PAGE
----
Elephants have been used by people as working animals for more than 3,000 years in the logging industry, as ceremonial animals and for transportation across Asia. In Thailand, the elephant is a national symbol and in every market or shop, you’ll find bags, t-shirts and trousers emblazoned with elephants.

Most of the elephants in Thailand were used in the logging industry until a ban on commercial forestry in 1989 left many elephant owners without an income – and no choice but to look for alternative uses for their elephants. At this point, a large number of elephants were moved into the tourism industry to give rides and shows for visitors.

Credit: World Animal Protection

World Animal Protection’s recent study revealed that almost 80% of the 3,000 elephants used at tourist venues across Asia were living in severely inadequate conditions, with almost all of the elephants kept in these conditions at venues offering elephant rides.

We also found that between 2010 and 2017, there was a 30% rise in the number of elephants at tourism venues in Thailand. This corresponds to a rise in the number of tourists.

Elephants are not domesticated and many are taken directly from the wild. Even those bred in captivity are only first or second generation and have not been bred to begin the process of domestication (which takes a minimum of twelve generations). You may be told that they are domesticated to alleviate your concerns about their captivity – but these are wild animals that belong in the wild.

It is also worth noting that there are no rules around the naming of elephant attractions so a venue may call itself a sanctuary, a rescue centre or even a retirement home for elephants and still not be ‘elephant-friendly’.

Can a venue ever be 'elephant friendly?'

So how can you tell which venues are ‘elephant-friendly’? Well, there are a few signs to look out for when you are visiting an elephant venue.

Elephants are wild animals. If a venue allows you to get close enough to ride, bathe with or touch the elephants, it is highly likely that they have been cruelly trained at an early age. Public perceptions of elephant riding are becoming much less socially acceptable, so venues now present bathing with elephants as an alternative, ‘more ethical’ option. However, all close interactions with an elephant – including bathing – are the result of fear and pain.

In the wild, elephants can spend their days roaming, grazing and socialising over long distances. An elephant-friendly venue will allow elephants to move freely and express as many of their natural behaviours as possible.

Wap elephants thailand
Credit: World Animal Protection

There is no denying that baby elephants are incredibly cute and this makes them a big draw for tourists. However, a truly elephant-friendly venue should not be breeding elephants into captivity. With the exception of orphanages that rescue abandoned baby elephants, there should not be baby elephants in a captive environment.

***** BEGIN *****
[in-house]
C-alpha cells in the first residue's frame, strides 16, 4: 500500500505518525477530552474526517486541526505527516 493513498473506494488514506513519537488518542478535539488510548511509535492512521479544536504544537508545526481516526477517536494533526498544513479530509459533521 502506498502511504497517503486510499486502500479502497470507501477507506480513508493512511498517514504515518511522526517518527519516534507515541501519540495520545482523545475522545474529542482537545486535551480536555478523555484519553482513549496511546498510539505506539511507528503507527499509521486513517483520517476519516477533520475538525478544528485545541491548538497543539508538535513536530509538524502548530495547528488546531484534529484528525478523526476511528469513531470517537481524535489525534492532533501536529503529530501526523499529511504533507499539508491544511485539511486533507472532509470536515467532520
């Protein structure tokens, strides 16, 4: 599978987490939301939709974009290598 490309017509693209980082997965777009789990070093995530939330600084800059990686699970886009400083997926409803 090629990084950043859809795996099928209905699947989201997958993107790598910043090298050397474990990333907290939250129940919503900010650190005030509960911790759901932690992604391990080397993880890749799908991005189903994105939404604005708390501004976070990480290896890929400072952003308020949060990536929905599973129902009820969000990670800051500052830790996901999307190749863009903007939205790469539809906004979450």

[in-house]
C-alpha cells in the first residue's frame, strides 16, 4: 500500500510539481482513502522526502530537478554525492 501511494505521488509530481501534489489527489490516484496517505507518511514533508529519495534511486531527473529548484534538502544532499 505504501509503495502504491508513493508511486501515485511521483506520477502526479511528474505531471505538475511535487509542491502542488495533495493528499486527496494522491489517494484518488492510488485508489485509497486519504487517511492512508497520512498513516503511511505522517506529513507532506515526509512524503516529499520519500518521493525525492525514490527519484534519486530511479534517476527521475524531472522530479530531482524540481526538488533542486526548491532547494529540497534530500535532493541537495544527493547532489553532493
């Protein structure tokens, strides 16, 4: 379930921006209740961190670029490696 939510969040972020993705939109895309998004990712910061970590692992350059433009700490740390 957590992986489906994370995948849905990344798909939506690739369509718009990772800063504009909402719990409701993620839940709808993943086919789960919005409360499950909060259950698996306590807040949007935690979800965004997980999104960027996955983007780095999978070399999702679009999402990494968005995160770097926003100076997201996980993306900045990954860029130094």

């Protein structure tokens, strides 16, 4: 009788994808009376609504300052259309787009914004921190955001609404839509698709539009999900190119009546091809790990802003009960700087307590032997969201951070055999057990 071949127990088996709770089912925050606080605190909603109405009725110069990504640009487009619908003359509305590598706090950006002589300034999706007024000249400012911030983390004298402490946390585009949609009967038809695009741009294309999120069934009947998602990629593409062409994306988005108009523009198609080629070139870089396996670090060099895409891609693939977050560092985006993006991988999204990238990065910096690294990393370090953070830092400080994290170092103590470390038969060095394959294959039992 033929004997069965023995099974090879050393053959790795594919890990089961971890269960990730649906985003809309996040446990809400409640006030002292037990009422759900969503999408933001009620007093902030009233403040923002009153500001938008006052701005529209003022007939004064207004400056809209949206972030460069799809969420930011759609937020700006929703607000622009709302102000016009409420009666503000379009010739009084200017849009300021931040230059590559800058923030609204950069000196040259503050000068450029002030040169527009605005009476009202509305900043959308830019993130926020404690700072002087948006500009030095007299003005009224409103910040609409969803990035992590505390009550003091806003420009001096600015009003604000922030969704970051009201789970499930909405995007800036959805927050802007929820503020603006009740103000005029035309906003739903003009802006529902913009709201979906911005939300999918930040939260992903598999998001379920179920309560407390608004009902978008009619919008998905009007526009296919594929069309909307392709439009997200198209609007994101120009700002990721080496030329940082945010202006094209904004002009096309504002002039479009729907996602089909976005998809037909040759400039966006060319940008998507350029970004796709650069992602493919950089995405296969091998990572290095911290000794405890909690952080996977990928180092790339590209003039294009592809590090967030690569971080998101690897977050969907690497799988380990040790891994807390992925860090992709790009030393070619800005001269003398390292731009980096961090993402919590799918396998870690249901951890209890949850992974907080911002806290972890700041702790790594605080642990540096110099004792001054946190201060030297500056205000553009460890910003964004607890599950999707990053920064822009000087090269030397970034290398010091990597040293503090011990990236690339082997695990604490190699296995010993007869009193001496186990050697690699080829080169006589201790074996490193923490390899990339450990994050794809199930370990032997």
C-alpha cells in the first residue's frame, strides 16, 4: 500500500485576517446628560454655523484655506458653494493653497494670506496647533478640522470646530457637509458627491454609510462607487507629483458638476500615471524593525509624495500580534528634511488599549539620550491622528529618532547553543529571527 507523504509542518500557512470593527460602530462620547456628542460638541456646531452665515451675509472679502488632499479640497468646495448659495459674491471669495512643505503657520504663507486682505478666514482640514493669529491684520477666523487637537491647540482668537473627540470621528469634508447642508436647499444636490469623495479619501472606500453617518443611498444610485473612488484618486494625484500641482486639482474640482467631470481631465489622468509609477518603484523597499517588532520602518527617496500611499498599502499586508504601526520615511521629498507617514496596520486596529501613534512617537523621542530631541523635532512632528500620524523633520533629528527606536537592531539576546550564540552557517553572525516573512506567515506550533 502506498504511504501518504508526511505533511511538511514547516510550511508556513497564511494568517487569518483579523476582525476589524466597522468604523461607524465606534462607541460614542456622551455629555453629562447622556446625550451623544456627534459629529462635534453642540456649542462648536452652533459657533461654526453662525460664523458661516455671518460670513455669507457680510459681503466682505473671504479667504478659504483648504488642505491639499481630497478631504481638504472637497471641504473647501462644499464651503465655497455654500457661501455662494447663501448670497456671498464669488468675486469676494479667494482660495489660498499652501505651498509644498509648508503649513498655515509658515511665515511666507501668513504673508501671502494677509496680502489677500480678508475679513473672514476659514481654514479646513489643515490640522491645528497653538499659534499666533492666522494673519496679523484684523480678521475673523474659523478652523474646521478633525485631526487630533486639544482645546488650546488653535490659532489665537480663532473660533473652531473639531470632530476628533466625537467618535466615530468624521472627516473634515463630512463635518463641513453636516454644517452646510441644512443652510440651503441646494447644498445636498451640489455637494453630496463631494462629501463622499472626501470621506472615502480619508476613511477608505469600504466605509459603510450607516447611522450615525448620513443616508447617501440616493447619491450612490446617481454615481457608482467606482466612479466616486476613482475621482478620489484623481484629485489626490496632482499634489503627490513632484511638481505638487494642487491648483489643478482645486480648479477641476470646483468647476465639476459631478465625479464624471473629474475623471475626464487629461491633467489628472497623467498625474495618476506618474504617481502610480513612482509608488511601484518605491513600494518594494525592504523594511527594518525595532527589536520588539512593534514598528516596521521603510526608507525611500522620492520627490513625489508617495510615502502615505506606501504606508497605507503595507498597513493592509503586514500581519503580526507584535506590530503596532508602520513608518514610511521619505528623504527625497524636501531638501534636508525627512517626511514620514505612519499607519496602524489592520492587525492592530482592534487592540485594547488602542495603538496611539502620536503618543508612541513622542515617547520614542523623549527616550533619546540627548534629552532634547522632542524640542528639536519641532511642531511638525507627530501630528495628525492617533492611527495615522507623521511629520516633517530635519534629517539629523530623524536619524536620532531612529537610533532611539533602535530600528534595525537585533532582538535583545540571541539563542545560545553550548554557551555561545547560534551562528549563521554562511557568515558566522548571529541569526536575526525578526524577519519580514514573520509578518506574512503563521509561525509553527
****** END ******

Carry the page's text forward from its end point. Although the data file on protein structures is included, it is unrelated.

What do we mean by ‘cruelly trained’?

Elephants are large, strong and unpredictable wild animals. In order for an elephant to be used for work, such as logging or entertainment, the handler needs to be able to control them. The process of gaining control over an elephant often starts when they are young.

There are many names for this, including ‘breaking-in’, ‘the crush’ or ‘phajaan’. Typically, a calf is separated from its mother at a young age and restrained. It may then be beaten, isolated and sleep-deprived until its spirit is broken and it is obedient to the handler.

Bull hooks (nails on long sticks) are often used, sometimes discreetly, during shows or rides to keep control of the animals. When you see captive elephants displaying stereotypic, or repetitive behaviours, this is a sign that the animal is suffering from a stress disorder related to fear and anxiety. In fact, a report in 2016 found that the majority of 53 captive Asian elephants studied showed symptoms similar to PTSD in humans, concluding that ‘the terror and pain experienced by elephants during violent forms of the phajaan, in addition to the psychophysiological damage caused by separation from mother, family and community, profoundly damages elephant minds, bodies, and society’ (Rizzolo and Bradshaw, 2016).

What travellers need to know

There are a number of elephant venues trying to make life better for existing captive elephants and create as close to a natural environment for them as possible. By visiting venues that are putting the elephants first, not only do you have a more rewarding experience, but you show that you want the industry to change – that you don’t need to see an elephant paint (while being controlled by sharp jabs of a nail) or being made to carry three people and a seat on its back. If business owners realise that people want to see elephants just being elephants, then slowly the industry will move to provide that.

If you find yourself in a venue that makes you feel uncomfortable either tell somebody there your concerns or, if you are not comfortable doing that then wait till you are home, leave your feedback on a review site so that other travellers know to avoid it.

About the author

Ethical travel: Is it ever right to see elephants in captivity?

Katheryn Wise

Katheryn is World Animal Protection's UK campaigns manager for wildlife. Her role focuses on exposing places where wild animals are used for entertainment in tourism.

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